SHR Criteria c)
[Aesthetic significance]
The platform building on Platform 1 at Marrickville Station has state aesthetic and technical significance because it exemplifies the particular design and style of brick island buildings erected by the NSW Railways prior to 1900 which possessed high qualities of aesthetic features such as polychromatic brickwork, dentilled brick cornices and cement mouldings which distinguish it from other platform building types. The booking office on Platform 2 has local aesthetic and technical significance because it exemplifies the particular design and style of timber booking structures erected by the NSW Railways between 1910 and the 1950s.
SHR Criteria d)
[Social significance]
The place has the potential to contribute to the local community's sense of place and can provide a connection to the local community's history.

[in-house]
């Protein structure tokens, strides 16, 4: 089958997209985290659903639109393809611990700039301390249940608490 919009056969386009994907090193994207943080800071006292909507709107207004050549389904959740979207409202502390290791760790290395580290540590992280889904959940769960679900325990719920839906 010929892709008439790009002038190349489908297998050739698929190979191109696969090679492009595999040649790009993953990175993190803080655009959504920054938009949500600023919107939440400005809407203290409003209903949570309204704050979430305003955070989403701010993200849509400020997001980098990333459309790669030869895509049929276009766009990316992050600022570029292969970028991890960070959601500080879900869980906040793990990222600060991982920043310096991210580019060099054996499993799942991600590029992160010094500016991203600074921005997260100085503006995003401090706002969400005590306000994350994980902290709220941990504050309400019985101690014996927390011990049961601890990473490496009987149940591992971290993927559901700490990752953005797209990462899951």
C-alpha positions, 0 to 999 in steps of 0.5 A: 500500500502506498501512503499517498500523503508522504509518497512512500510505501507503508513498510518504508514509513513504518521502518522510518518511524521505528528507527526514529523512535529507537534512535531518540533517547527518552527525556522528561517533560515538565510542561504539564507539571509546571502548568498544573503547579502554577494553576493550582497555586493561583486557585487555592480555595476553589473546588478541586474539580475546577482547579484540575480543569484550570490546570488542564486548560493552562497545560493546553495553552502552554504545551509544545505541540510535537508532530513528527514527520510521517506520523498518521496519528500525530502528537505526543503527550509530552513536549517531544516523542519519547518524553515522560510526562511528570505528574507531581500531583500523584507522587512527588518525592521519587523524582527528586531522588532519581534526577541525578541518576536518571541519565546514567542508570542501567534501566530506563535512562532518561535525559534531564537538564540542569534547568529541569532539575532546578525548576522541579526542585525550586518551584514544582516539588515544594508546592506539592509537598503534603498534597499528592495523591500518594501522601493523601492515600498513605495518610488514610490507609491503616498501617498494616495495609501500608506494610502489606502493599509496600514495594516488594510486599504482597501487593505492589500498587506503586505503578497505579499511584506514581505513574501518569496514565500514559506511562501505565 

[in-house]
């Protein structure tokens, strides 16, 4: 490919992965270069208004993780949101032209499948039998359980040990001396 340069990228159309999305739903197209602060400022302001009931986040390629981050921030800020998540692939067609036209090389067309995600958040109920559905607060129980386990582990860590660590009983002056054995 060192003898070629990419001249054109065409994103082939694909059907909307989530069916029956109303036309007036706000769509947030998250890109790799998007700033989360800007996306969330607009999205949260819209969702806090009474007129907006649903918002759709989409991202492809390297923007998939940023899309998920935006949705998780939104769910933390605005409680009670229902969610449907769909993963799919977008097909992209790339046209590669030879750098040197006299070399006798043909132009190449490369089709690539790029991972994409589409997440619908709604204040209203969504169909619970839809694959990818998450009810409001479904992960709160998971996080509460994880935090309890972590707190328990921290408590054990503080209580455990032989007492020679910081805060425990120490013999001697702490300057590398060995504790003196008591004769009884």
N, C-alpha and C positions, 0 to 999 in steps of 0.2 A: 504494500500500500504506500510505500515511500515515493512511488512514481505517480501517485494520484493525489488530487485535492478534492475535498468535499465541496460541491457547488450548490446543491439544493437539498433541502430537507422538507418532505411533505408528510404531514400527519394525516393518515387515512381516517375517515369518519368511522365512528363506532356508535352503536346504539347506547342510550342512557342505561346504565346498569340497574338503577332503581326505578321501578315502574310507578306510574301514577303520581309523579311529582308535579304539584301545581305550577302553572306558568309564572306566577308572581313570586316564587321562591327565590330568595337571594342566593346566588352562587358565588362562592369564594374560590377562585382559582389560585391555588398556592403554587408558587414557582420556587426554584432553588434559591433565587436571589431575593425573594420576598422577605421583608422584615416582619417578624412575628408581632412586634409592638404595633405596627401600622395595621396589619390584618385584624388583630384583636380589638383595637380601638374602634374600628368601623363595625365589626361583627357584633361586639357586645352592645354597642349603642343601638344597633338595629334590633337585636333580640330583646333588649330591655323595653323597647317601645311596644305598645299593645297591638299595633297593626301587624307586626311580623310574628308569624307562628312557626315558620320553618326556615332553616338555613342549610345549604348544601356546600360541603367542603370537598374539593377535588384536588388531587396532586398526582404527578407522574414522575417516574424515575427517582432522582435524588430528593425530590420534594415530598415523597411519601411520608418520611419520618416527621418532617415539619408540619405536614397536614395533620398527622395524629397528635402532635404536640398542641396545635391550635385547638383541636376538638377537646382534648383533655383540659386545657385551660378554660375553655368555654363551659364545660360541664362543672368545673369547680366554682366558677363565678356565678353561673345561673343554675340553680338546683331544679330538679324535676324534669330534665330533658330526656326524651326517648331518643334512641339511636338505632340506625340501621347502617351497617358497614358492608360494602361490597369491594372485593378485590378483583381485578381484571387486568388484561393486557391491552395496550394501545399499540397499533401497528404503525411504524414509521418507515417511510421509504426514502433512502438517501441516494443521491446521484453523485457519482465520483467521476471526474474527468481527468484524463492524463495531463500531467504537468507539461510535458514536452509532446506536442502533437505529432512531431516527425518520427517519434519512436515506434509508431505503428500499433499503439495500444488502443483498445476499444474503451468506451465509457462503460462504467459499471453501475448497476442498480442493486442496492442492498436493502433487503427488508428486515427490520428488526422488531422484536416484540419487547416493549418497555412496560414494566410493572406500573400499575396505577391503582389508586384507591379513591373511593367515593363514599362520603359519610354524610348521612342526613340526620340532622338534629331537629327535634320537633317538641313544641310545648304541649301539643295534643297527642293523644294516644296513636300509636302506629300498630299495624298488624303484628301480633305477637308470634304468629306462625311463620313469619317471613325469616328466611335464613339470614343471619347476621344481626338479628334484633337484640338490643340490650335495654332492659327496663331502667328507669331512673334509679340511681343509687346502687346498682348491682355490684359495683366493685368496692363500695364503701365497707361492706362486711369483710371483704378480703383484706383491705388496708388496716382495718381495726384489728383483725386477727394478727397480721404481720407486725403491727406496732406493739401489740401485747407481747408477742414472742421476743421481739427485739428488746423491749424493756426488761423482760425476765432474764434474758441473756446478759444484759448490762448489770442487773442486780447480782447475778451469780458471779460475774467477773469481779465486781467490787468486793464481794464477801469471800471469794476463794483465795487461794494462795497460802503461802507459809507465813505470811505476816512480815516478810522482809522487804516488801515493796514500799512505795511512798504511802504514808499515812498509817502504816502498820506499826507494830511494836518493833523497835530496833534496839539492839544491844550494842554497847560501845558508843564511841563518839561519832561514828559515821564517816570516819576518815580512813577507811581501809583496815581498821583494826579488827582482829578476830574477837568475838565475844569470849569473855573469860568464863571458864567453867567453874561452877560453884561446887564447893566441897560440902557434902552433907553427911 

SHR Criteria e)
[Research potential]
The timber booking office is significant because of its relative intactness, including much of the original internal timber fixtures, as well its location on the platform rather than overhead, providing the opportunity for further understanding of the design of these building types constructed between the years 1910-1950s.
SHR Criteria f)
[Rarity]
While the two platform buildings are well represented in other railway stations, the timber framed weatherboard clad booking office on Platform 2 is significant for being one of the few examples in the Metropolitan Area of a booking office building located on a platform which has a separate road level entry and is not accessible from the footbridge or overbridge.
SHR Criteria g)